Raelians Archive

You'll find articles about this subject in each of the items listed, even if the term does not necessarily occur within the headlines or descriptive text.

Country stymies opening of UFO sect’s Clitoral Restoration Hospital

Raelians believe that life on earth was created by extraterrestrials called Elohim, who will one day return to earth to judge humanity.

Founder Raël (real name: Clause Vorhilhon), claims the Elohim created us in laboratories using their own DNA, and says we will soon be able to clone ourselves as well.

Matter of fact, in 2002 the sect claimed to have produced the world’s first cloned baby.

According to Raël’s beliefs, cloning would make reproduction through sexual intercourse unnecessary and outmoded, which is why he teaches that the purpose of sex is purely pleasure.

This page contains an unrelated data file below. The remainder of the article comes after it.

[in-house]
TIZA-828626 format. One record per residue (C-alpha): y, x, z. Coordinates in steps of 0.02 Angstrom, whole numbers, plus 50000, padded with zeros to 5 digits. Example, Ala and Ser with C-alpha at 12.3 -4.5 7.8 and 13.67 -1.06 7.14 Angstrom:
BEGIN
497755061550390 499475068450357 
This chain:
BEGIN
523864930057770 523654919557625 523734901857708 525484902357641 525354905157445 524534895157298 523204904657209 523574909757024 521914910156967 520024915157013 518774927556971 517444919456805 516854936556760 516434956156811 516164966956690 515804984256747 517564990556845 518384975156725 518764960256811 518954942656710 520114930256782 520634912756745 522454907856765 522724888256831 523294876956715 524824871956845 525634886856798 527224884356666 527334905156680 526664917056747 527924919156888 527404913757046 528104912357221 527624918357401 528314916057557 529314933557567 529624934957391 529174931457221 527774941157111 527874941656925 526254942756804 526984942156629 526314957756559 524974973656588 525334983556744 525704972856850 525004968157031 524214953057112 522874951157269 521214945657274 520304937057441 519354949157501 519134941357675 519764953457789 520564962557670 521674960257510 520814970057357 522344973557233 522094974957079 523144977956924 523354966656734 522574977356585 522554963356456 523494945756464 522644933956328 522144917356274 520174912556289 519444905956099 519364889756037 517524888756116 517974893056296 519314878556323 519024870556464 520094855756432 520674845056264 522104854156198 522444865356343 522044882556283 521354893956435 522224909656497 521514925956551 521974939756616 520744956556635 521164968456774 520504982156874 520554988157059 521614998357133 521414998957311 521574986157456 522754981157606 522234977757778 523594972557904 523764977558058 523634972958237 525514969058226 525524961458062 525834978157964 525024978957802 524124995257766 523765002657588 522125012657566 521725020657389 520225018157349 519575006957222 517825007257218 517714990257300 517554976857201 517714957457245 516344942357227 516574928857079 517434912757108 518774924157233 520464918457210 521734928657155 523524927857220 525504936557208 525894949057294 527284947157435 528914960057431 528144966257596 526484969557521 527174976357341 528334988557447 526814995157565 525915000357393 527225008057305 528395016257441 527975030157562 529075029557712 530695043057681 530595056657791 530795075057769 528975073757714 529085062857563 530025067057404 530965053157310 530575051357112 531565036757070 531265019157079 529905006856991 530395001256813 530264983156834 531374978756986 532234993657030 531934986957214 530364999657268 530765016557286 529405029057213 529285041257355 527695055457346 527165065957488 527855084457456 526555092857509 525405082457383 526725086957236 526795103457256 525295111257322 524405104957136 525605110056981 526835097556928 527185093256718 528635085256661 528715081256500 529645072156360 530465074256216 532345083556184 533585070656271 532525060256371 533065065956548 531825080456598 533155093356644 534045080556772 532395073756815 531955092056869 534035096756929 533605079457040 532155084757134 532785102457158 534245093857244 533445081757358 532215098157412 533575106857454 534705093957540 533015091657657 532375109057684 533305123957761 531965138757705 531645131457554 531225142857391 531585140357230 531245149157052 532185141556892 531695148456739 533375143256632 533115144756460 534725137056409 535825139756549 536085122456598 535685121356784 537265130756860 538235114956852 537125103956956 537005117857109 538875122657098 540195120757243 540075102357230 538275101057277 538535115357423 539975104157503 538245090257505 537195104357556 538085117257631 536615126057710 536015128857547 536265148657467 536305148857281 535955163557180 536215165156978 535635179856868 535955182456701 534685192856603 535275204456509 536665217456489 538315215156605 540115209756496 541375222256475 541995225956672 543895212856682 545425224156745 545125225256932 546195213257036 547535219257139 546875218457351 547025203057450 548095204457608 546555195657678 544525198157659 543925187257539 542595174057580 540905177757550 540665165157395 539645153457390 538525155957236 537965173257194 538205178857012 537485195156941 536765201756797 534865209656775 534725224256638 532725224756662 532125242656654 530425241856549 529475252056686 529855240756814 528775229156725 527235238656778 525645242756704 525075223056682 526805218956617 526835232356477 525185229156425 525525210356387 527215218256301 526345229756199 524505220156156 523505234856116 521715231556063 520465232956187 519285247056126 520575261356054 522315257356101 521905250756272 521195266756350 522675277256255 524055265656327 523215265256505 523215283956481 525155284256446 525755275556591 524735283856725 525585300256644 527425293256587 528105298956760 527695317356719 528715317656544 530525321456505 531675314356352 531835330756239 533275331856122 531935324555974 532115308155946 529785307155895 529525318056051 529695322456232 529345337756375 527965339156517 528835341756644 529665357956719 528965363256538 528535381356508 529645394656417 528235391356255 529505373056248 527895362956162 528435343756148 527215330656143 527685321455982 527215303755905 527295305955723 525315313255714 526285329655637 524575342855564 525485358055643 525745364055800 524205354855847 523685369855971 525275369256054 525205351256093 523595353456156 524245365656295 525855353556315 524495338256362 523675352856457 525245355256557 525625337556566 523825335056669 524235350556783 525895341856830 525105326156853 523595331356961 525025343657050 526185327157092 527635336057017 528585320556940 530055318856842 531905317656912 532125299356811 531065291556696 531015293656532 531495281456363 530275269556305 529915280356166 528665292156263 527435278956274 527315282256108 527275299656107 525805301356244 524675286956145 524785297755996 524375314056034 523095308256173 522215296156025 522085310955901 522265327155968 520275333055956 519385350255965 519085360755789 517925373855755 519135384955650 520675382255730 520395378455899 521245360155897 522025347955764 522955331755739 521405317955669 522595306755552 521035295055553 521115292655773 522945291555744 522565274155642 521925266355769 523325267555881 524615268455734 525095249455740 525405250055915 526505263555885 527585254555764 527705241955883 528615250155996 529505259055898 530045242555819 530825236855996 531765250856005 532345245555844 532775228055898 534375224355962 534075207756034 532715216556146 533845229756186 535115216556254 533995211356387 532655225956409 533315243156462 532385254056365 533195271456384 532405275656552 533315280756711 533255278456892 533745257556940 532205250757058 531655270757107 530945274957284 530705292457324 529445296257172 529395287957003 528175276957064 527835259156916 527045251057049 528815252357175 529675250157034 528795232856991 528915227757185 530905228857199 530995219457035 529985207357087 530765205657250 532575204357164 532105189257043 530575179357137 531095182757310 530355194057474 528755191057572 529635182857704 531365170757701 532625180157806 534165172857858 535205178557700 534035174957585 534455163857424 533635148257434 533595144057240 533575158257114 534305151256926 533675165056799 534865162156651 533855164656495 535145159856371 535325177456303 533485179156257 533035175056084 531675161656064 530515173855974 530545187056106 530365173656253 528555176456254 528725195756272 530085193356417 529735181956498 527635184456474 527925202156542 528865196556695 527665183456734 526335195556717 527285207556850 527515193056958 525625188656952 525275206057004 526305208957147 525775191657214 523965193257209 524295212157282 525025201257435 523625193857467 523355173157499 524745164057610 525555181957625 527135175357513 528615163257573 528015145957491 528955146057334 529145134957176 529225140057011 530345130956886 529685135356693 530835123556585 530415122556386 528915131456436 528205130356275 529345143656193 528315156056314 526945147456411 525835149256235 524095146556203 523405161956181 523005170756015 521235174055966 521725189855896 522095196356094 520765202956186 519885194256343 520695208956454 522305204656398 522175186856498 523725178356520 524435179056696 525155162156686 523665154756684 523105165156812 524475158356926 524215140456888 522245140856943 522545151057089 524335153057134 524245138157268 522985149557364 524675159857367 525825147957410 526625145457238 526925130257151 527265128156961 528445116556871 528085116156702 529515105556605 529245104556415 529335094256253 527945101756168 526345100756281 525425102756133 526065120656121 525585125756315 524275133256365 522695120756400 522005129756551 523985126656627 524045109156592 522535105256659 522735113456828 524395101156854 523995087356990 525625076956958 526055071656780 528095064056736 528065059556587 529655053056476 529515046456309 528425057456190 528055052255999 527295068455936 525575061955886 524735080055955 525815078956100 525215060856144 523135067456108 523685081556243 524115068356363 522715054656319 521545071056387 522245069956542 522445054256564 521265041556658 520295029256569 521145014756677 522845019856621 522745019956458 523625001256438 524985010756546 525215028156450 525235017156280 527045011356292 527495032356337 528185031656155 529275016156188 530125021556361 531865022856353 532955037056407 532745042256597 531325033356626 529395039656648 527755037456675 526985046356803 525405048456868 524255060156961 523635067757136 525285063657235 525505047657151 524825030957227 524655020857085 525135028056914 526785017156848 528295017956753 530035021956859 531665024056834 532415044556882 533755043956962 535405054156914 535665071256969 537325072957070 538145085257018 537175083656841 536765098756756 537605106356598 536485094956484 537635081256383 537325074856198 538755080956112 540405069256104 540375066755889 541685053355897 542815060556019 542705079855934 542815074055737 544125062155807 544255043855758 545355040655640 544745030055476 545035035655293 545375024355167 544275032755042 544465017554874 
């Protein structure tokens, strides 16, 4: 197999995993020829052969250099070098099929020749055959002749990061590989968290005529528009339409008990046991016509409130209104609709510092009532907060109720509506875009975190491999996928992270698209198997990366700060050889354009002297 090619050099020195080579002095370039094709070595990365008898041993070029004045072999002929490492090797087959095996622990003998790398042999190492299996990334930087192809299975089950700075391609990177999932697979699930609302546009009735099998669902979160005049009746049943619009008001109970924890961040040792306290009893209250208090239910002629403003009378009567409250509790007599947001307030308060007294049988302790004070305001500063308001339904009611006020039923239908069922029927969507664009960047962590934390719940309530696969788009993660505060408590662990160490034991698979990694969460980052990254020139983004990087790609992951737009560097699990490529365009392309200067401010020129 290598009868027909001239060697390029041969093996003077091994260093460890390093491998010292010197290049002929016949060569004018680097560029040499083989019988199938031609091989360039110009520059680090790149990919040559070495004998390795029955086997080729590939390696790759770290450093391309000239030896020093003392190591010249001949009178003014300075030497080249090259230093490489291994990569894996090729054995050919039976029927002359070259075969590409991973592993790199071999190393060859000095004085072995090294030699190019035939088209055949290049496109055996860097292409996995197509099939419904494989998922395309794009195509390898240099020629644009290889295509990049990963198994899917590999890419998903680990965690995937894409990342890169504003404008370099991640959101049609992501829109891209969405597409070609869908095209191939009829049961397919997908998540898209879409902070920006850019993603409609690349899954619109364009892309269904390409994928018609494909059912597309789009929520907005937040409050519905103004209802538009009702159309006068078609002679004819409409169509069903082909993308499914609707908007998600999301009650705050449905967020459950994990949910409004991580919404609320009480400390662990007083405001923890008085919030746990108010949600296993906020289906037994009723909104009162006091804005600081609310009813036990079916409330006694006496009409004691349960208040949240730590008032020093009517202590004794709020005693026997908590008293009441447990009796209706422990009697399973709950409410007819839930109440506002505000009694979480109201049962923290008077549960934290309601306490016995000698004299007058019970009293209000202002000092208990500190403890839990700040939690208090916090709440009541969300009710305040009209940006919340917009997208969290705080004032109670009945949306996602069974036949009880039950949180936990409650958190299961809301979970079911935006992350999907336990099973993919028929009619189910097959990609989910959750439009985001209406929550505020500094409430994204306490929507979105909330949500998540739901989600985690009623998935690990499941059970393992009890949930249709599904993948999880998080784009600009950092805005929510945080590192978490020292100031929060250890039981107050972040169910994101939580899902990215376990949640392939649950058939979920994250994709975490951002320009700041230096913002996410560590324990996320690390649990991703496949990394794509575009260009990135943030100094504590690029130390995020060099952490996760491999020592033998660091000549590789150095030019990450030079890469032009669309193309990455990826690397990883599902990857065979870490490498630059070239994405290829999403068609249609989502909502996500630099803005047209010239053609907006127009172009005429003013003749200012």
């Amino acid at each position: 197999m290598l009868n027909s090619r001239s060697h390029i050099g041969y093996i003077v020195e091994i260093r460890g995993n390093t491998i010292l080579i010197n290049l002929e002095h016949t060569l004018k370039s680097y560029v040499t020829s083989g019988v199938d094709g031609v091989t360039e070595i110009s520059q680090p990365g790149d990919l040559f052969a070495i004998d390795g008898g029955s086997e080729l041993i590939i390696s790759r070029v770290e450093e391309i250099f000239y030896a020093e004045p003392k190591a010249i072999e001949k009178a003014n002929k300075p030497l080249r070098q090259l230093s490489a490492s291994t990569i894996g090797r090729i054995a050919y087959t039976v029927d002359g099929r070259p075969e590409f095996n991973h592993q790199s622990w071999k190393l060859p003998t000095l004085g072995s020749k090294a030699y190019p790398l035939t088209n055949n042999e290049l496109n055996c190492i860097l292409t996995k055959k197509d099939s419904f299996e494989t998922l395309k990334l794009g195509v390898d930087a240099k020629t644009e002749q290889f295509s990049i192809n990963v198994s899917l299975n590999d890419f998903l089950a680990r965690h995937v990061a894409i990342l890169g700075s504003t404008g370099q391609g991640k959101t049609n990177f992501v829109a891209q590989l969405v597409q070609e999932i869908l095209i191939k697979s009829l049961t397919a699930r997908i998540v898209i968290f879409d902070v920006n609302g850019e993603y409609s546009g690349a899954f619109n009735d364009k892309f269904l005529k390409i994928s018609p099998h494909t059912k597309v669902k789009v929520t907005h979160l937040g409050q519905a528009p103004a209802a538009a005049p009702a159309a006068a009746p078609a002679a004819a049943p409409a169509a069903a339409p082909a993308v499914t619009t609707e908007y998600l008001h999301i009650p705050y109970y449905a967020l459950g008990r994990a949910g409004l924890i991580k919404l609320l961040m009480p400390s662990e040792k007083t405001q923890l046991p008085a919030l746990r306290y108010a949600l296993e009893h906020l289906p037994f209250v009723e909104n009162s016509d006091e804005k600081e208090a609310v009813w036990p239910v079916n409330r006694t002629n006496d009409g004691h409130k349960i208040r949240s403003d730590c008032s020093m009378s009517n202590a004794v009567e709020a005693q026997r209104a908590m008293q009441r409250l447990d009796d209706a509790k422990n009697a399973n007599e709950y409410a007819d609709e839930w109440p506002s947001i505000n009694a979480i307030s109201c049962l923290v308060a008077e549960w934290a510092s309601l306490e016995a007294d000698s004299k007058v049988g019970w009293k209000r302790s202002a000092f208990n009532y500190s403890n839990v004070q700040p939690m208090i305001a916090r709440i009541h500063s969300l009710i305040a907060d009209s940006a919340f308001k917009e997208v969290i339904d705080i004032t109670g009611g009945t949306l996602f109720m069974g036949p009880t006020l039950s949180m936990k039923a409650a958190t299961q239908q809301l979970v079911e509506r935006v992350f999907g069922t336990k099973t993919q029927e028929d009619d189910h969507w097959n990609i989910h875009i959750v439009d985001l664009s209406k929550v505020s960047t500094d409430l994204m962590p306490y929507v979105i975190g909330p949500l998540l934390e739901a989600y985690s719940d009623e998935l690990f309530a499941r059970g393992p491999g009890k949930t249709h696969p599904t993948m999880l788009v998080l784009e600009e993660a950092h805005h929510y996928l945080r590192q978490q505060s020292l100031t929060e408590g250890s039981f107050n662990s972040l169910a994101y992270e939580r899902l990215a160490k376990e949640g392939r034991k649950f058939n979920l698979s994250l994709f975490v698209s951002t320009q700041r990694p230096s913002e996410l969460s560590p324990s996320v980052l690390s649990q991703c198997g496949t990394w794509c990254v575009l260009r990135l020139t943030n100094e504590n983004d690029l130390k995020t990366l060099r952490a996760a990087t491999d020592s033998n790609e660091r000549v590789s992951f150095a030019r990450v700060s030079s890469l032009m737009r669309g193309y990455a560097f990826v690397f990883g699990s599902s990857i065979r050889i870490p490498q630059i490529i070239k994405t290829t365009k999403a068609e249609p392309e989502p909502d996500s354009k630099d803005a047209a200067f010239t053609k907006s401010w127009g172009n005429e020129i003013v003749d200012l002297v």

Sexual pleasure is extremely difficult or even impossible for women who have been subjected to Female Genital Mutilation (FMG), a cruel practice that involves “partial or total removal of the external female genitalia or other injury to the female genital organs for non-medical reasons.”1

In response to this practice — which occurs around the world, but particularly in Africa — the Raelians in 2008 decided to build a hospital in the West African country of Burkina Faso, where women could come to have their clitorises “reconstructed.”

The ‘Pleasure Hospital’ was built by Clitoraid, a Las Vegas-based charity founded by wealthy Raelians and backed by the International Raelian Movement.

The hospital was supposed to open earlier this month, but though country — the poorest in Africa — has allowed the hospital to be built, the government has refused to allow it to open.

Clitoraid's Pleasure Hospital

A team of American doctors have still been able to perform surgery on a few dozen women, using a different clinic. But the government of Burkina Faso has now also cancelled their work permits.

Clitoraid says it has submitted all the necessary paperwork, but the Ministry of Health now says there was a problem with the deadlines.